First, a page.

I LOVE farmers markets. They’re an awesome place to try new foods, meet new people and support local vendors.
Yesterday, after an amazing lesson from Michael Beckwith and time with friends, I hit the Mar Vista farmers market. Figs are in season and they are fantastic.
Did you know that the word “sycophant” comes from the Greek word sykophantes, meaning “one who shows the fig?” “Showing the fig” was a vulgar gesture made with the hand. Maybe it’s because in the Bible, Adam and Eve clad themselves with fig leaves. Well! I’d like to show you the fig in a different light…
Here are some other fab fig facts:
Buddha achieved enlightenment under the bodhi tree, a large and old sacred fig tree.
In the Qur’an, Sahih al-Bukhari records Muhammad stating: “If I had to mention a fruit that descended from paradise, I would say this is it because the paradisiacal fruits do not have pits…eat from these fruits for they prevent hemorrhoids, prevent piles and help gout.”
Health benefits of figs
Fig fruit is low in calories. 100 g fresh fruits provide only 74 calories. However they contain health benefiting soluble dietary fiber, minerals, vitamins and pigment anti-oxidants that contribute immensely for optimum health and wellness.
Dried figs are excellent source of minerals, vitamins and anti-oxidants. In fact dried fruits are concentrated sources of energy. 100 g dried figs provide 249 calories.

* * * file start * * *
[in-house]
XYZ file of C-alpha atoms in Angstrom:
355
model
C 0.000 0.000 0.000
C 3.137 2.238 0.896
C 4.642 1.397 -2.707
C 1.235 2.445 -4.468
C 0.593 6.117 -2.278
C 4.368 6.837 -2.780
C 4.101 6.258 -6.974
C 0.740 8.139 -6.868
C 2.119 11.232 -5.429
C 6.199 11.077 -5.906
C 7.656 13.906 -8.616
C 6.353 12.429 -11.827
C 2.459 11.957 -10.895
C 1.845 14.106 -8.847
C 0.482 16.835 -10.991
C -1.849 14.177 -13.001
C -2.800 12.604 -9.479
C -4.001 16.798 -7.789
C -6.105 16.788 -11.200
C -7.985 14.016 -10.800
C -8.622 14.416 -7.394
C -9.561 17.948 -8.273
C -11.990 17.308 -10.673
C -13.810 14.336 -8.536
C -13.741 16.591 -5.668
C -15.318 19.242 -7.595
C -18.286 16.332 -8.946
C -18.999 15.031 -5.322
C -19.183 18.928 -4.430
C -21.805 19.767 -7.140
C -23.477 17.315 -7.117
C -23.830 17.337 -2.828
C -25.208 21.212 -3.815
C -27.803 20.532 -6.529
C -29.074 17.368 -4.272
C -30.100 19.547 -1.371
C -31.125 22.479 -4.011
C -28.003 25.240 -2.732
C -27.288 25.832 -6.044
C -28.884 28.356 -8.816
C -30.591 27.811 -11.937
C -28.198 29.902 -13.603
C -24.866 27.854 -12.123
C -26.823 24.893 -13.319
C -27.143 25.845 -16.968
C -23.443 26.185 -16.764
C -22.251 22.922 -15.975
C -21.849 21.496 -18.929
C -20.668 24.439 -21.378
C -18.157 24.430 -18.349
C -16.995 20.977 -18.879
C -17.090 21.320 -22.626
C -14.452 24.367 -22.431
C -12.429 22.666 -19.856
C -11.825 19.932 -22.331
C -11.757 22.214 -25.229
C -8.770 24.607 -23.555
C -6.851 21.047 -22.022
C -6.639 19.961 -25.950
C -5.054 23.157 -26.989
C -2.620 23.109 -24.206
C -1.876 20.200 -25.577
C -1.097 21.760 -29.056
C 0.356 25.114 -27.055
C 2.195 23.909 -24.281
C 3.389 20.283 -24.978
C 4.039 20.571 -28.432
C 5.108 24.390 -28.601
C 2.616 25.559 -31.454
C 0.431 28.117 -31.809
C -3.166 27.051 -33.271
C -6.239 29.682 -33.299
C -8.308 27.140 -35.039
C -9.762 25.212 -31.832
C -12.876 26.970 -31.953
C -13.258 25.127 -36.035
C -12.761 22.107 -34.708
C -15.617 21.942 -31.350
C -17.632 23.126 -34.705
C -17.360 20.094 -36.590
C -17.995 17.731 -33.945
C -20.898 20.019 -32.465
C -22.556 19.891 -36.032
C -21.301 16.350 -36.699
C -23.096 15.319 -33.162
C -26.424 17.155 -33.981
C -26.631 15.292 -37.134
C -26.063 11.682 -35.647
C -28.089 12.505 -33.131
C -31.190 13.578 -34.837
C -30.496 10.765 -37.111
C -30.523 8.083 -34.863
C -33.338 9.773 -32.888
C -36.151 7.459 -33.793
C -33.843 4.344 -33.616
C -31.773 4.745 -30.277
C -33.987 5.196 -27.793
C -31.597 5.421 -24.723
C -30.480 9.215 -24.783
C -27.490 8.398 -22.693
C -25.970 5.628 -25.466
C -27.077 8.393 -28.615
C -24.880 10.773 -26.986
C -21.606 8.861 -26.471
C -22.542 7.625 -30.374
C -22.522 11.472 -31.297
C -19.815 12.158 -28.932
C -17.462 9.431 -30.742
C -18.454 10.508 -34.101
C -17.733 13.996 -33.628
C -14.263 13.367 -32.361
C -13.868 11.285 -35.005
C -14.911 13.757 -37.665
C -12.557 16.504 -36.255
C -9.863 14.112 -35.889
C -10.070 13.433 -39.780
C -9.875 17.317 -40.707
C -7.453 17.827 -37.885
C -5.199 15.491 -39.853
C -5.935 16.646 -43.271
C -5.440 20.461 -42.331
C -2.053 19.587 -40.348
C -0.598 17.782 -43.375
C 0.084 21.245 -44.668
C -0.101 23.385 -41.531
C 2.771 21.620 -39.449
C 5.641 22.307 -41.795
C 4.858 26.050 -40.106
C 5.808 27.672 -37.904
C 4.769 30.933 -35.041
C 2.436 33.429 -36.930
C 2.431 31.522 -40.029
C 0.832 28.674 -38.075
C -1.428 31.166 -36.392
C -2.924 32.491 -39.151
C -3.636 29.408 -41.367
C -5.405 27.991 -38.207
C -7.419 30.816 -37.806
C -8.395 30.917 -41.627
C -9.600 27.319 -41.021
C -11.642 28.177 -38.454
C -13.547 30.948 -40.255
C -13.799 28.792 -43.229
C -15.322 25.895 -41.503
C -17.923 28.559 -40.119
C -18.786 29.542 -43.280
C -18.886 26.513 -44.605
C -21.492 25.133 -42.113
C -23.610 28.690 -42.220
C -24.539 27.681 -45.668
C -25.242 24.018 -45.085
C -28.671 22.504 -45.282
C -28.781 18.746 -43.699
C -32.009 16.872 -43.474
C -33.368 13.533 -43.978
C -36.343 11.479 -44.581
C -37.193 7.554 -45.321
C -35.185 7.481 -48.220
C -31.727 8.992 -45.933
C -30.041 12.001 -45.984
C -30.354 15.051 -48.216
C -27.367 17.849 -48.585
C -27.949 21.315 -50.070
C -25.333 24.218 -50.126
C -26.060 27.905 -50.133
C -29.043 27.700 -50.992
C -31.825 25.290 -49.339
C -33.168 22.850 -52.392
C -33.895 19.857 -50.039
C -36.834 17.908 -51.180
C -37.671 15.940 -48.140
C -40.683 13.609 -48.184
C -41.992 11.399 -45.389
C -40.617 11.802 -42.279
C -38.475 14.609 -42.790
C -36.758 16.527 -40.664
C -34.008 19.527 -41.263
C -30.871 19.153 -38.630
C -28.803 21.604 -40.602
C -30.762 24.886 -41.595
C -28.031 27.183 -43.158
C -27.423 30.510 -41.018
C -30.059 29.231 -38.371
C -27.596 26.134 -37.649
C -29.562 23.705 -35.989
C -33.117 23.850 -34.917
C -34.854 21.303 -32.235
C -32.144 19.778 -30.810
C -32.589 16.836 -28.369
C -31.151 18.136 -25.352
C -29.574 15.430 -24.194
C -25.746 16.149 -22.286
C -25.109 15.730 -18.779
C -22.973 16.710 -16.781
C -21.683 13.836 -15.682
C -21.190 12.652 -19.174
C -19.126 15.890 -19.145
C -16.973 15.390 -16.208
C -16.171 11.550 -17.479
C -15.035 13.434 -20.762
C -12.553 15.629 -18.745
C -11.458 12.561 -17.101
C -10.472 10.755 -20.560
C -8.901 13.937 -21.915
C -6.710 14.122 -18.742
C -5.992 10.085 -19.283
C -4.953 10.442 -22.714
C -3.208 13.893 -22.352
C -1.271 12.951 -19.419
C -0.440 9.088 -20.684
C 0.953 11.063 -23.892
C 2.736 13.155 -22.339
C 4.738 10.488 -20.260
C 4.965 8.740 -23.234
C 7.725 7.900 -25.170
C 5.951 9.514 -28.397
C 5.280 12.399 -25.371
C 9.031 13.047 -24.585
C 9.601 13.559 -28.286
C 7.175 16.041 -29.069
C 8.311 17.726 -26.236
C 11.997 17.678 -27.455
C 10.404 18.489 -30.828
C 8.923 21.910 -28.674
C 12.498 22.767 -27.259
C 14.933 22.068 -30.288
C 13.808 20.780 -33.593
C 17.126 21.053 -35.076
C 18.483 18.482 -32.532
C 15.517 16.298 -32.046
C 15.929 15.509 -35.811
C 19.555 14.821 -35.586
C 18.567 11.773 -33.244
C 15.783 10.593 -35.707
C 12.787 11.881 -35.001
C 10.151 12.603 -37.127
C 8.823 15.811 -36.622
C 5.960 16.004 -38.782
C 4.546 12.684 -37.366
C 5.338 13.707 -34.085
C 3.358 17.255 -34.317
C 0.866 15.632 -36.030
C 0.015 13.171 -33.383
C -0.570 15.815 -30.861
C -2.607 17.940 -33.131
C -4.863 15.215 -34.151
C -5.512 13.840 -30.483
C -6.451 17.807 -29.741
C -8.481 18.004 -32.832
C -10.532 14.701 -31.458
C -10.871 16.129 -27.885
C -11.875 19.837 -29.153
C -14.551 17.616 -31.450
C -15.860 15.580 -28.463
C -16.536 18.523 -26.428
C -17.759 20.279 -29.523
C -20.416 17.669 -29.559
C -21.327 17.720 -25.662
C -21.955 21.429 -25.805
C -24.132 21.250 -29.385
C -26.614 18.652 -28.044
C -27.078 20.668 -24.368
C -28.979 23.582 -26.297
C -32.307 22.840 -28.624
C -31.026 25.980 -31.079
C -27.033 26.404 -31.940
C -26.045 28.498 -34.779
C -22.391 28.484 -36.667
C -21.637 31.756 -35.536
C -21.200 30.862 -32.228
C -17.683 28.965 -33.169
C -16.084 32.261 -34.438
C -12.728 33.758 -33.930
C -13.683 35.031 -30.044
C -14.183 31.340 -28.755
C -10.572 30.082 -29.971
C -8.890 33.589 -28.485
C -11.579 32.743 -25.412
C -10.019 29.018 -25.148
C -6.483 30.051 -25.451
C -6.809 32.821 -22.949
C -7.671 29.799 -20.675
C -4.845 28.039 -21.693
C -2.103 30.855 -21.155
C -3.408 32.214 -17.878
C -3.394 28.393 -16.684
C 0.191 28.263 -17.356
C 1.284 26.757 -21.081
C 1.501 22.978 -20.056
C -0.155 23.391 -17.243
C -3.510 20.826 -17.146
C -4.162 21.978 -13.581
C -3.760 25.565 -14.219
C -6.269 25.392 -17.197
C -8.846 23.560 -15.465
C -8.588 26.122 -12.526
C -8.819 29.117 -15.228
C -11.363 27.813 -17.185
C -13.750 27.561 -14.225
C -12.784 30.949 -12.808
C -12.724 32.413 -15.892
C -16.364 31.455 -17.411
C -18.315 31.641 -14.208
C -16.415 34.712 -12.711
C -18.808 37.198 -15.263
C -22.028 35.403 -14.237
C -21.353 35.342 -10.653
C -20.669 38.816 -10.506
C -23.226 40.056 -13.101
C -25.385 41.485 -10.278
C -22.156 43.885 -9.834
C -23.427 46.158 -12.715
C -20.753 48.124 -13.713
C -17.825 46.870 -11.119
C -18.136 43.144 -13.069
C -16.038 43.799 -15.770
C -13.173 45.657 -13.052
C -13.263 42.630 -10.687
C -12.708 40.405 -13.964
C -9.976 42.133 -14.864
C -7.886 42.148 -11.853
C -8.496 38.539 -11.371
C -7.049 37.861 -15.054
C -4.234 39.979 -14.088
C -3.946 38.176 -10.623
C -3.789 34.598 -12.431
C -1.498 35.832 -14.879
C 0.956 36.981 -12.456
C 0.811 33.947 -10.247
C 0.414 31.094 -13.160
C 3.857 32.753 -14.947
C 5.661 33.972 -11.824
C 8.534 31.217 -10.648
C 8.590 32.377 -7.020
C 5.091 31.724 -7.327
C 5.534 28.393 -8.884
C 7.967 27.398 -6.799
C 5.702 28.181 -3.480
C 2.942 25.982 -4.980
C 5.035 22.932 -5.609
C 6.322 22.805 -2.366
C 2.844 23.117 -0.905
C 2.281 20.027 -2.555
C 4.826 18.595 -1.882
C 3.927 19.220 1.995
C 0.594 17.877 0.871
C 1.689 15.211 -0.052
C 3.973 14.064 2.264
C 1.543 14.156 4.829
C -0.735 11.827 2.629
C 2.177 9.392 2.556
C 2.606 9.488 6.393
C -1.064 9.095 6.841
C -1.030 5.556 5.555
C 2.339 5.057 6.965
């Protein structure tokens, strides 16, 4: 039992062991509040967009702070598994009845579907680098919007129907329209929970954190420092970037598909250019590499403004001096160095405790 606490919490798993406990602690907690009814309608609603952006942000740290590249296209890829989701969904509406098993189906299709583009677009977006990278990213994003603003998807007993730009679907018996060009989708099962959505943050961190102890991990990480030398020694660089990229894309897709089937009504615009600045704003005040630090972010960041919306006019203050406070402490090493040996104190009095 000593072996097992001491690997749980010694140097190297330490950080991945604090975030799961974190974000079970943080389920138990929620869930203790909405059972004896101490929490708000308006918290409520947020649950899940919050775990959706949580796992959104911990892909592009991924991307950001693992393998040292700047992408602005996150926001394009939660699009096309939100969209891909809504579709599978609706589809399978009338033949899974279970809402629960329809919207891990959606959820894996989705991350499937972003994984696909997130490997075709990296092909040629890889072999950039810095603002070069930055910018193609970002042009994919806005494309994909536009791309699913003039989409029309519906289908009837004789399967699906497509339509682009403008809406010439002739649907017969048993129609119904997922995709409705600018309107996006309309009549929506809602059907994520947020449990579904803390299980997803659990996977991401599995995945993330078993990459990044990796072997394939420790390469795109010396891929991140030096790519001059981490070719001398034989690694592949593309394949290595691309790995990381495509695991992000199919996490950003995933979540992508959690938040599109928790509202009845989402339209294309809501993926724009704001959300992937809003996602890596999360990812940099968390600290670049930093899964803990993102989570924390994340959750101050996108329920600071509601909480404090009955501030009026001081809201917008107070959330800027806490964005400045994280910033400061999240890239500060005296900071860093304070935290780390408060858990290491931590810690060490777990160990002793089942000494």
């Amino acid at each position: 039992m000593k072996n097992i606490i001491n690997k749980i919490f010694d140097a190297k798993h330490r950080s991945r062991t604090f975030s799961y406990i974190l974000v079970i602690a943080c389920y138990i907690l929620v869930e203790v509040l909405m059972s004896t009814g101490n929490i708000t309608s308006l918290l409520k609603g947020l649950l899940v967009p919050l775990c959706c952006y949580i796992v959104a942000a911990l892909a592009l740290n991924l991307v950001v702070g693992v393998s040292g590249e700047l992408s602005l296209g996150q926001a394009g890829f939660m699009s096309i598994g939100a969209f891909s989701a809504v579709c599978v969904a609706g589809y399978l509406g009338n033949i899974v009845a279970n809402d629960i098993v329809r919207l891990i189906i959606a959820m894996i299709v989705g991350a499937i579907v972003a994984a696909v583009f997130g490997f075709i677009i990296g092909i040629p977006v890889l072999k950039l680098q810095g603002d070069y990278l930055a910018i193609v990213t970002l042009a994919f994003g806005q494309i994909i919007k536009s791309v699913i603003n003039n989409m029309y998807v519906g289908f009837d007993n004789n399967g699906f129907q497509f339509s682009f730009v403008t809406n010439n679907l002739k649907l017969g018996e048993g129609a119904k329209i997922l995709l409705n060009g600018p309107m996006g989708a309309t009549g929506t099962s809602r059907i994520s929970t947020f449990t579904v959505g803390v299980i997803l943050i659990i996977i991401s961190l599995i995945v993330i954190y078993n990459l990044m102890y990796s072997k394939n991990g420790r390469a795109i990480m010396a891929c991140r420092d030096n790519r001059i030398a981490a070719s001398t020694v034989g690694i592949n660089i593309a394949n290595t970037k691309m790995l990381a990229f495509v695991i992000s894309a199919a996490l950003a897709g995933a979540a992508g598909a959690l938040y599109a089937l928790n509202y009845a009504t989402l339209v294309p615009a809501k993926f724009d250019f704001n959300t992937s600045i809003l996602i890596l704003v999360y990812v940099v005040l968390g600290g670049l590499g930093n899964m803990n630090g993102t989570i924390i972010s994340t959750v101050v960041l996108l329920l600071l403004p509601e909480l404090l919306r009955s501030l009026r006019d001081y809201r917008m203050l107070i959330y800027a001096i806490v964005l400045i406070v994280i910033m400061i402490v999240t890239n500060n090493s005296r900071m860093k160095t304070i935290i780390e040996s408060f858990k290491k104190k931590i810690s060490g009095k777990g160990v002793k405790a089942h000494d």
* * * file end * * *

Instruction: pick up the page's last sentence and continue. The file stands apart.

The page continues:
Fresh figs, especially black mission, are good in poly-phenolic flavonoid anti-oxidants such as carotenes, lutein, tannins, chlorgenic acid…etc. Their anti-oxidant value is comparable to that of apples at 3200 umol/100 g.
In addition, fresh fruits contain adequate levels of some of anti-oxidant vitamins such as vitamin A, E, and K. Altogether these phyto-chemical compounds in fig fruit help scavenge harmful oxygen derived free radicals from the body and thereby protect us from cancers, diabetes, degenerative diseases and infections.
Also research studies suggest that chlorogenic acid in these berries help lower blood sugar levels and control blood glucose levels in type-II diabetes mellitus (Adult onset) condition.
Fresh as well as dried figs contain good levels of B-complex group of vitamins such as niacin, pyridoxine, folates and pantothenic acid. These vitamins function as co-factors for metabolism of carbohydrates, proteins and fats.
Dried figs are excellent sources minerals like calcium, copper, potassium, manganese, iron, selenium and zinc. 100 g of dried figs contain 640 mg of potassium, 162 mg of calcium, and 2.03 mg of iron. Potassium in an important component of cell and body fluids that helps controlling heart rate and blood pressure. Copper is required in the production of red blood cells. Iron is required for red blood cell formation as well for cellular oxidation.
SOOO, the next time you have a chance to pop a fresh fig, take it.
If you like my blog, share it!